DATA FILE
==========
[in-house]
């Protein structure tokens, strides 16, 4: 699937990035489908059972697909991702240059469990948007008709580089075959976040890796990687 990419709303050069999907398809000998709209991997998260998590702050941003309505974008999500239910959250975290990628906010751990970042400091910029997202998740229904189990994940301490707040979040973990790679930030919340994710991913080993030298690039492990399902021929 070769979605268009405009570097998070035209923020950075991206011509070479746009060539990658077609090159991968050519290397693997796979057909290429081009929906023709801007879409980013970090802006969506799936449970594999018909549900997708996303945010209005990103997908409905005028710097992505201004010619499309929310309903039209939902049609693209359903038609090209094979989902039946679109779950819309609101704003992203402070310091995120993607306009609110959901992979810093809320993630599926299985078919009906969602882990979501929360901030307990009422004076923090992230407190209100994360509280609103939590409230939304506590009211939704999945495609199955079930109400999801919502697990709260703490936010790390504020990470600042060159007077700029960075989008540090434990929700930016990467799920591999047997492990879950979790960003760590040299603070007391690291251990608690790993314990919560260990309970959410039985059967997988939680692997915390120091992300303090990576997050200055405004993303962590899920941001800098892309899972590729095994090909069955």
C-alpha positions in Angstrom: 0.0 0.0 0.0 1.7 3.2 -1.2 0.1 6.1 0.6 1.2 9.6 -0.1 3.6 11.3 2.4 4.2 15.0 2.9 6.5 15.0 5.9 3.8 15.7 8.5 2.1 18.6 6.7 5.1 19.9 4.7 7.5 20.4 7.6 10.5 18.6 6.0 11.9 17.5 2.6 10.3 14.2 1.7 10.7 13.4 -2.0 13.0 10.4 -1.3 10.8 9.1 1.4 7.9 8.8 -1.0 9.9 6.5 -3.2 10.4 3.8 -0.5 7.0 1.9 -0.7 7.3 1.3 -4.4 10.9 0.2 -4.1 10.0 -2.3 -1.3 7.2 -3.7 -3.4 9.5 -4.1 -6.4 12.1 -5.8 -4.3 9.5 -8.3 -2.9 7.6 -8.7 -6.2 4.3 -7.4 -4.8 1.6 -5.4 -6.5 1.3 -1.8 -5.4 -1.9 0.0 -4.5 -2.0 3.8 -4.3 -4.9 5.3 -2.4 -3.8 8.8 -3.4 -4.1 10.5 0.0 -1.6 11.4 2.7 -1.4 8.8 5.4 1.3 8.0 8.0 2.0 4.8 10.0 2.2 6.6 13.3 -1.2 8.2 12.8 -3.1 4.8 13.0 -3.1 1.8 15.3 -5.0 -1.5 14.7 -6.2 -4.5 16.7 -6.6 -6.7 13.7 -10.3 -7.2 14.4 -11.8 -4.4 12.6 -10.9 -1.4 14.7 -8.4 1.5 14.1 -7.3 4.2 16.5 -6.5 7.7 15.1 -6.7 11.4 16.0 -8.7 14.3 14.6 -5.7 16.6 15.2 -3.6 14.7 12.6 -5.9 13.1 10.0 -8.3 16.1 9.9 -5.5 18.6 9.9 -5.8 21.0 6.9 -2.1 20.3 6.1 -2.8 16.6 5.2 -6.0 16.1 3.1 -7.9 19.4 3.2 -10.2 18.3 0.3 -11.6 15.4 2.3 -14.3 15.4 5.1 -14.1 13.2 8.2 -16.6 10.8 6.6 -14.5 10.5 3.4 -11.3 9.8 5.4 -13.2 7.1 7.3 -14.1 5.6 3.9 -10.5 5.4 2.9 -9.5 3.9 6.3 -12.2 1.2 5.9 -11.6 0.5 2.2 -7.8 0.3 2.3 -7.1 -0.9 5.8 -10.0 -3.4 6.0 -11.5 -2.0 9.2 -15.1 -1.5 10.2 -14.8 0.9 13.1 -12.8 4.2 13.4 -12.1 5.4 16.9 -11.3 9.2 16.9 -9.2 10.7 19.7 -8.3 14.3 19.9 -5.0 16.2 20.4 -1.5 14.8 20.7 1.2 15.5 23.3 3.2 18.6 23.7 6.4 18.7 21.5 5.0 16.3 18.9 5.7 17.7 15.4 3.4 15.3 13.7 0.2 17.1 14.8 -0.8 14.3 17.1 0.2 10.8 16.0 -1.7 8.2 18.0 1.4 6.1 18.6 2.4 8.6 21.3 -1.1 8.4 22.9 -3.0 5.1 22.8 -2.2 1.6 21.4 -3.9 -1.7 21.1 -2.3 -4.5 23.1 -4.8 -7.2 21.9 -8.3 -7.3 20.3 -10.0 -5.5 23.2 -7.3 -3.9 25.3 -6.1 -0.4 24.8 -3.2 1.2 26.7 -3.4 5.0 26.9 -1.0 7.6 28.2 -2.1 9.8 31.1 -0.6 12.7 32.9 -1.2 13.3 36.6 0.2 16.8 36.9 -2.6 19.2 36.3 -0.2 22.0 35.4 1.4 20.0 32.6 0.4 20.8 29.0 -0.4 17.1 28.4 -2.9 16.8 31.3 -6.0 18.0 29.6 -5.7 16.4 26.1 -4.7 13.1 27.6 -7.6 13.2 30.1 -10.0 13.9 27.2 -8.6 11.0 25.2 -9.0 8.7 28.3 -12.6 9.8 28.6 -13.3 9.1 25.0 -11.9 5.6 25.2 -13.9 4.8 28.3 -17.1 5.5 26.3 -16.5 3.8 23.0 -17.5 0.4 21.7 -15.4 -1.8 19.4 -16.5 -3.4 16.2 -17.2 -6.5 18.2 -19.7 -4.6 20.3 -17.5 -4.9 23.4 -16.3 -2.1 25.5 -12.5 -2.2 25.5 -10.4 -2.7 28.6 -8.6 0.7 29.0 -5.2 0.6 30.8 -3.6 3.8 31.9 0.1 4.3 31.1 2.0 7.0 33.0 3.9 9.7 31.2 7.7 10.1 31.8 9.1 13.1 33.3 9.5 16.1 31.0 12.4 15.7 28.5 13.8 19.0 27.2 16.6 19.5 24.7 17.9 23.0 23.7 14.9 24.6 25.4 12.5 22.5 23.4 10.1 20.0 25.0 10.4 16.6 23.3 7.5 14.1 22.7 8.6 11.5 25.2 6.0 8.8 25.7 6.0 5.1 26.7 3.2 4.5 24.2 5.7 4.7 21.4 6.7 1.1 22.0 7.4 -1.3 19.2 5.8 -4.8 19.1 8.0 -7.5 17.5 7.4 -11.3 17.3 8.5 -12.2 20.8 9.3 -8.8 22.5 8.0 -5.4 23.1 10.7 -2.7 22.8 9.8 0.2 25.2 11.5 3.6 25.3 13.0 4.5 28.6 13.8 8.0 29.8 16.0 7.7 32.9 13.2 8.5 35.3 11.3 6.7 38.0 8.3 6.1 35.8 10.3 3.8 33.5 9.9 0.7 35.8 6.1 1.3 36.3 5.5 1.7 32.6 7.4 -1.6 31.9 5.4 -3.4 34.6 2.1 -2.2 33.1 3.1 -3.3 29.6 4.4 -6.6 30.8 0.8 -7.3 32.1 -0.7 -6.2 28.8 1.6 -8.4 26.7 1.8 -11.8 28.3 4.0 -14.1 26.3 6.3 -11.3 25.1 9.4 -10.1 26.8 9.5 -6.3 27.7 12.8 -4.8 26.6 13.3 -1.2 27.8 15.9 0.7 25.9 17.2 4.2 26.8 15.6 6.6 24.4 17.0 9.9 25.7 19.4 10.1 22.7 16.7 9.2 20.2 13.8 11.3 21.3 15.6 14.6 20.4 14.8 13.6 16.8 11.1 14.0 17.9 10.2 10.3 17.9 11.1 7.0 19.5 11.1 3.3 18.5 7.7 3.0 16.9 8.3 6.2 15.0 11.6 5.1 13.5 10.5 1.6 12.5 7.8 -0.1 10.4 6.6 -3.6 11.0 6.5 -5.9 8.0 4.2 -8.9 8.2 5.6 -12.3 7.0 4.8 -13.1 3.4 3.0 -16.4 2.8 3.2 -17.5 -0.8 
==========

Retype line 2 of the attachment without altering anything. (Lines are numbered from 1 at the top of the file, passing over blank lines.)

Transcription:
């Protein structure tokens, strides 16, 4: 699937990035489908059972697909991702240059469990948007008709580089075959976040890796990687 990419709303050069999907398809000998709209991997998260998590702050941003309505974008999500239910959250975290990628906010751990970042400091910029997202998740229904189990994940301490707040979040973990790679930030919340994710991913080993030298690039492990399902021929 070769979605268009405009570097998070035209923020950075991206011509070479746009060539990658077609090159991968050519290397693997796979057909290429081009929906023709801007879409980013970090802006969506799936449970594999018909549900997708996303945010209005990103997908409905005028710097992505201004010619499309929310309903039209939902049609693209359903038609090209094979989902039946679109779950819309609101704003992203402070310091995120993607306009609110959901992979810093809320993630599926299985078919009906969602882990979501929360901030307990009422004076923090992230407190209100994360509280609103939590409230939304506590009211939704999945495609199955079930109400999801919502697990709260703490936010790390504020990470600042060159007077700029960075989008540090434990929700930016990467799920591999047997492990879950979790960003760590040299603070007391690291251990608690790993314990919560260990309970959410039985059967997988939680692997915390120091992300303090990576997050200055405004993303962590899920941001800098892309899972590729095994090909069955």